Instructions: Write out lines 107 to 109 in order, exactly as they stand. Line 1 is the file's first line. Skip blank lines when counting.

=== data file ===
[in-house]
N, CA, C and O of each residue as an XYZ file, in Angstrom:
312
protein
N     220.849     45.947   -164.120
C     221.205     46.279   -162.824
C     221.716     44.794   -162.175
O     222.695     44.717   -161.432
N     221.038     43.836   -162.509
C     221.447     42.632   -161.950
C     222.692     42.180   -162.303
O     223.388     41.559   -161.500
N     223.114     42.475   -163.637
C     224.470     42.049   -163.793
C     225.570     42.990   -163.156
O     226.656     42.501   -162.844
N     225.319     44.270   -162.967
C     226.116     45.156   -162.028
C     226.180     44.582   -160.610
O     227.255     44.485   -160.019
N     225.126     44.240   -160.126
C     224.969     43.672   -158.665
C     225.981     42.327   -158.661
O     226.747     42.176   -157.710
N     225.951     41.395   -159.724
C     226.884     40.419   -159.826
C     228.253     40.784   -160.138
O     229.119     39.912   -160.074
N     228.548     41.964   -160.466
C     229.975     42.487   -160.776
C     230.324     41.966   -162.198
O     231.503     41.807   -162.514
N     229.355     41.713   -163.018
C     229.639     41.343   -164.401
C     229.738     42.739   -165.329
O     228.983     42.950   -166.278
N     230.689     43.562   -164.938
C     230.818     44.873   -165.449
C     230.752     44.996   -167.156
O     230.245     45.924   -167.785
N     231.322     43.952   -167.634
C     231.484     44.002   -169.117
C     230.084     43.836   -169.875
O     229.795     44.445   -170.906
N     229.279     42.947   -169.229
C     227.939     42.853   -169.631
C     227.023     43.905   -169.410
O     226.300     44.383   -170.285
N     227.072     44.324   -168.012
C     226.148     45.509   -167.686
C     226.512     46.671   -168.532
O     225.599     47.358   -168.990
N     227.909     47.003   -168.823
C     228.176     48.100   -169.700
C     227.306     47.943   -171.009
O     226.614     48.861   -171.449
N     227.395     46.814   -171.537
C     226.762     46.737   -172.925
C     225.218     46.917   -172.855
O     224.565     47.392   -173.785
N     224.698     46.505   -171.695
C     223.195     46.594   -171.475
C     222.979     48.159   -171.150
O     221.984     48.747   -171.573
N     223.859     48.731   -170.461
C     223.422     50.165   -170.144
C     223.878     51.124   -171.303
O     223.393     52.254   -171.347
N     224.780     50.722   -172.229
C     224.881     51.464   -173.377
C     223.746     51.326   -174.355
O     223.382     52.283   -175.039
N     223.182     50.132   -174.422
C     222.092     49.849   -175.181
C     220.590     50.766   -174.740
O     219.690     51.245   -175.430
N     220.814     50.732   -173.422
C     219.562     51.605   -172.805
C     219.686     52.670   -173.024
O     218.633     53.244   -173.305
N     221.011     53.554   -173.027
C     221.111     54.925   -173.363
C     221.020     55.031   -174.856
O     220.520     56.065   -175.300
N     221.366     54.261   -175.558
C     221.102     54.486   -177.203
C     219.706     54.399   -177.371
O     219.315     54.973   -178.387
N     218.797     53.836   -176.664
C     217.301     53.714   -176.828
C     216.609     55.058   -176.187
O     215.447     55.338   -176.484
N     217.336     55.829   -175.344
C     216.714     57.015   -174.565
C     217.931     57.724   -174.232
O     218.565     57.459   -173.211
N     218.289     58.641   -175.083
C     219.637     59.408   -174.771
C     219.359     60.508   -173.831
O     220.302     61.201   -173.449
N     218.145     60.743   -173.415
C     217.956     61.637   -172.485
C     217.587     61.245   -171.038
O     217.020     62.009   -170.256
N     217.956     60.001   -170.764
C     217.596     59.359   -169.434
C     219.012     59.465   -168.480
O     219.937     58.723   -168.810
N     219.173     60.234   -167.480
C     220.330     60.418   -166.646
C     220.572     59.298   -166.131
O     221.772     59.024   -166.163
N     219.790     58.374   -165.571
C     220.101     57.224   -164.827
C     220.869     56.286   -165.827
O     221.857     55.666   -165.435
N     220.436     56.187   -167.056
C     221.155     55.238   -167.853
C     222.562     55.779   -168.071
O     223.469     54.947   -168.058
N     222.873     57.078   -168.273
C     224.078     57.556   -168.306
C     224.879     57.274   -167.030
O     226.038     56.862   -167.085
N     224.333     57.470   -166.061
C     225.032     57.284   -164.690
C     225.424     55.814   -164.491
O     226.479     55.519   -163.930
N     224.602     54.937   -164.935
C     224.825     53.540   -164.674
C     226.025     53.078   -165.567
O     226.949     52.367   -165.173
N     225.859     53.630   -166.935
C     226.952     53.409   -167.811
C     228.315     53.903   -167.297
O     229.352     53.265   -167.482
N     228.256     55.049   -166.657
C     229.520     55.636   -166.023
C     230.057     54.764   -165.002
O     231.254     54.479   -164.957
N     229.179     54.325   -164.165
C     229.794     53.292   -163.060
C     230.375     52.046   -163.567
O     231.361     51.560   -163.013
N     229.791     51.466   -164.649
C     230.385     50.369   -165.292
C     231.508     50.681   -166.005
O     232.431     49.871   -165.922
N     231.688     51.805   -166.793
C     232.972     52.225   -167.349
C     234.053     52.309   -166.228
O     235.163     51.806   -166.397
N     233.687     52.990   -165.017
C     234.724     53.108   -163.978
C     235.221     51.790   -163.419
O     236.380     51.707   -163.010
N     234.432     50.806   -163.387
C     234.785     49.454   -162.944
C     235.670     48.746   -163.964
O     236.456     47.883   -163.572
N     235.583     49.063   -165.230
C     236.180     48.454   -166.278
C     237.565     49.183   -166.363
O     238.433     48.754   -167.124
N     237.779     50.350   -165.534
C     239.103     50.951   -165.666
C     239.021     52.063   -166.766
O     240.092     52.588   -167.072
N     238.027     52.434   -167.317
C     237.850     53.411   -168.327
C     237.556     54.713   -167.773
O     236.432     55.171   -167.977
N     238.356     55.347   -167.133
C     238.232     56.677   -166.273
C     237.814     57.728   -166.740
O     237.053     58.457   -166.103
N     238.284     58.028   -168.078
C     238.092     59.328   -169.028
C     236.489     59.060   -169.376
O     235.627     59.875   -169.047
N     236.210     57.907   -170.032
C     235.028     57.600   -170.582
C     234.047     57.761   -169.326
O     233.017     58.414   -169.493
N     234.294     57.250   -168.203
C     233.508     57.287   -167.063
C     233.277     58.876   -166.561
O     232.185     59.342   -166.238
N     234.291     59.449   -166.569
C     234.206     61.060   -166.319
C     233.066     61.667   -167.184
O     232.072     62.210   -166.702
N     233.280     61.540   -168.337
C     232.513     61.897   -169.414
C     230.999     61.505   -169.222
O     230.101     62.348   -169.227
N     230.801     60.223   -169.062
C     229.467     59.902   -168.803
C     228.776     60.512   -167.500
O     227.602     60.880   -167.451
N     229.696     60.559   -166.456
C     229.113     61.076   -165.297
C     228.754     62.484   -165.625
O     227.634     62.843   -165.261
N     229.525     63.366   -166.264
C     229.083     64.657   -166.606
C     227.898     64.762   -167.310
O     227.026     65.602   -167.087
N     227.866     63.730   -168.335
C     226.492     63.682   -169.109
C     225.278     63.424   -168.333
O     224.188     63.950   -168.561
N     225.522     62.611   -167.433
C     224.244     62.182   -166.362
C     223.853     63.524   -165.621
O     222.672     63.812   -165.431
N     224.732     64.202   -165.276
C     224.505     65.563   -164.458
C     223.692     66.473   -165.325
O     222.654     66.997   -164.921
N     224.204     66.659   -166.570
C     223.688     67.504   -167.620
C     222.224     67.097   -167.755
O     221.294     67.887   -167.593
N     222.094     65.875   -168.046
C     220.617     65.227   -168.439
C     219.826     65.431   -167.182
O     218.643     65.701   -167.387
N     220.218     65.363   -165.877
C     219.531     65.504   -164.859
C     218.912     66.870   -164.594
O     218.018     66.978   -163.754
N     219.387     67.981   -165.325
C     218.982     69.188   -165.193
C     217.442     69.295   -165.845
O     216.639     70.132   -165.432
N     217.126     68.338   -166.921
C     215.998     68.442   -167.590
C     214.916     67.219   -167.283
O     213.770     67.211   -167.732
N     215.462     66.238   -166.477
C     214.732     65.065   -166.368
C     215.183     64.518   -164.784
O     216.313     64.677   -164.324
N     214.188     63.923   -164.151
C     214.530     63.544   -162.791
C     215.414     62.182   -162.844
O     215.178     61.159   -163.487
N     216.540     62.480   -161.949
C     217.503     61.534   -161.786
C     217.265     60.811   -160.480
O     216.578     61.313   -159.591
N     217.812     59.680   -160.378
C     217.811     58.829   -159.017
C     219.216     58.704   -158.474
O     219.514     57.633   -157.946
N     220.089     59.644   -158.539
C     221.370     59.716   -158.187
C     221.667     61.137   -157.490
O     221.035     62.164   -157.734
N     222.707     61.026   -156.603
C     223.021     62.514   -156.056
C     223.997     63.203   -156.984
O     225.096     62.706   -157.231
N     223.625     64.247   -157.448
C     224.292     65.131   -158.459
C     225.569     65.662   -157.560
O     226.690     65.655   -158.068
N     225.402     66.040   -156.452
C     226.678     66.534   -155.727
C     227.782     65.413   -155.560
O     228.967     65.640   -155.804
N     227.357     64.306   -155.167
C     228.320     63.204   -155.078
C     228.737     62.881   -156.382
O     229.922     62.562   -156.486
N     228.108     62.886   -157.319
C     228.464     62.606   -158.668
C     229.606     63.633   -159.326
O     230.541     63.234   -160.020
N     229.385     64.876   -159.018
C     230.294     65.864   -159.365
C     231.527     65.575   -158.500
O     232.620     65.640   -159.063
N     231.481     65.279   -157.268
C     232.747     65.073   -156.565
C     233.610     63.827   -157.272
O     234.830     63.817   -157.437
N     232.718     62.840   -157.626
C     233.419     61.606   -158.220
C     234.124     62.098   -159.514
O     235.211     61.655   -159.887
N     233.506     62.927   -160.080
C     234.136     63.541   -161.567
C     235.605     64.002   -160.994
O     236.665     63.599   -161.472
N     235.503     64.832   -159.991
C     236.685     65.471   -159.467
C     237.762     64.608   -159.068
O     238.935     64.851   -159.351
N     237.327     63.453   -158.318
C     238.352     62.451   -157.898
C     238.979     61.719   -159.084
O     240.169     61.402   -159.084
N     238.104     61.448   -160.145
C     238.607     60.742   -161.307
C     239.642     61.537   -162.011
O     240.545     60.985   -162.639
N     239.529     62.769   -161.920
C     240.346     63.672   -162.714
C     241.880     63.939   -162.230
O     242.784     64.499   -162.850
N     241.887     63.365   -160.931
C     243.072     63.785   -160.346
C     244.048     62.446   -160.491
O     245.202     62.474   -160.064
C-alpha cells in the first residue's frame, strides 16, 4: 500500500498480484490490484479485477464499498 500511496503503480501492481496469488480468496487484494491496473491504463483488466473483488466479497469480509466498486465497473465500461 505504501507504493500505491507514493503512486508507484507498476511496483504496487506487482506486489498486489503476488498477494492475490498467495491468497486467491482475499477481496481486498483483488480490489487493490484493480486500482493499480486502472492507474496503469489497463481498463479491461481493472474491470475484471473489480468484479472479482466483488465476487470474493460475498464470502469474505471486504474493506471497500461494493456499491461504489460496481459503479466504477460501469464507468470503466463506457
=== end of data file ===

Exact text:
C     219.012     59.465   -168.480
O     219.937     58.723   -168.810
N     219.173     60.234   -167.480